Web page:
Put more IT spending in stimulus plans, Obama adviser says

By Sumner Lemon, IDG News Service |  Government, Barack Obama, economic stimulus

Governments should include more information and communication technology investments in their economic stimulus plans, according to an adviser to President Barack Obama's transition team. But governments must also move quickly to realize the desired short-run stimulus effects of these investments.

"ICT has larger economic impacts than other kinds of investment areas in the economy," said Robert Atkinson, the founder and president of the Information Technology & Innovation Foundation, in a telephone interview. ITIF is a think tank in Washington, D.C., that advised Obama's transition team on the economic impact of new technology investments.

Atkinson said technology investments were largely responsible for U.S. productivity gains over the last decade, and further investments in this area will bring more. The same benefits can be realized by other countries, including developing countries, that invest in technology infrastructure, he said.

"If you invest in ICT infrastructure in an economic downturn, you not only get better short-term job creation effects but you get better long-term productivity impacts," Atkinson said. "Why not do that instead of giving people a tax credit or something like that to go spend on t-shirts."

The U.S. government's stimulus plan allocated significant funds for technology investments, such as US$7.2 billion for building broadband networks, but Atkinson said it could have done even more. "The market could have absorbed at least $15 billion," he said.

With many countries already mired in recession, the window is closing for stimulus packages to have an impact. Governments must move quickly, Atkinson said.

"You want these projects to hit the ground running over the next 18 months, and ideally sooner than that," he said.

The key to understanding why economists believe stimulus plans should take effect as quickly as possible lies in the basic differences between Classical and Keynesian economic models.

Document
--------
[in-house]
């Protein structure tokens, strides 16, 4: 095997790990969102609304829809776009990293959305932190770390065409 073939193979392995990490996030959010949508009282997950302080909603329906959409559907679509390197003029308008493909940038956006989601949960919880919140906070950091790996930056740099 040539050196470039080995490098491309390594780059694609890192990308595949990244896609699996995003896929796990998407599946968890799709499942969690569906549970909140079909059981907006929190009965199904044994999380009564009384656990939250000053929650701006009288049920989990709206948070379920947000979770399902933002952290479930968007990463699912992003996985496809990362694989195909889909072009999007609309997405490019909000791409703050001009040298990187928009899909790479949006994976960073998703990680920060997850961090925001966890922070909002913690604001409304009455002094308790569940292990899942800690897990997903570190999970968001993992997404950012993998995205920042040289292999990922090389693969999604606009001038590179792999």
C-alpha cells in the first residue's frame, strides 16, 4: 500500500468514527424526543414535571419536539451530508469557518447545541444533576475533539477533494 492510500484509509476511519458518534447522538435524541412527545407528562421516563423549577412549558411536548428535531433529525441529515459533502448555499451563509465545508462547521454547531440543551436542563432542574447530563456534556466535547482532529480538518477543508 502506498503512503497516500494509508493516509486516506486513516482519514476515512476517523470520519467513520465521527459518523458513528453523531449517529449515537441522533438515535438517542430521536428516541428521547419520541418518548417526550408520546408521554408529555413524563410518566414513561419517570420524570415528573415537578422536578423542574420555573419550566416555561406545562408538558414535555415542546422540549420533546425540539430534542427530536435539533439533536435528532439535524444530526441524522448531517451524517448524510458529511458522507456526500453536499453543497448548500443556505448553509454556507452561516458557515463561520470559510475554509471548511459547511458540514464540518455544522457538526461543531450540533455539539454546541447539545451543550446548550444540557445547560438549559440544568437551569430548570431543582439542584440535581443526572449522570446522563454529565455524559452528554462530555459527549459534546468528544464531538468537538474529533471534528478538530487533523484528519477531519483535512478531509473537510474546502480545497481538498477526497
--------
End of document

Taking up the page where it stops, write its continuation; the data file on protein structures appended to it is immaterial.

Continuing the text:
In the Classical model, government spending does not affect the labor market, which determines output. This model is based on the assumption that wages and prices react quickly to keep labor markets in equilibrium. It also assumes that periods of higher unemployment are caused by a mismatch between the skills workers have and the skills that companies demand.

In Keynesian economics, a model that was born largely out of efforts to explain the causes of the Great Depression, there are times when prices and wages don't change quickly enough, resulting in higher unemployment. In this model, increased government spending raises economic output while also increasing expected real interest rates. This is where a stimulus package can help boost the economy.

These two models aren't mutually exclusive. The Classical model is often seen as a description of how economies work over the long run, while Keynesian economics explains short-run changes in an economy over periods of approximately 18 months.

If governments take too long to put economic stimulus plans in place, they run the risk of missing this window of opportunity to spur output. If that happens, the result is an increased budget deficit and, eventually, higher taxes without the short-run gains in economic output. But there would still be some lasting economic benefit from investments in technology.

"If you make these investments and you make them right you can certainly have long-run economic impacts, which can be very sizable," Atkinson said.

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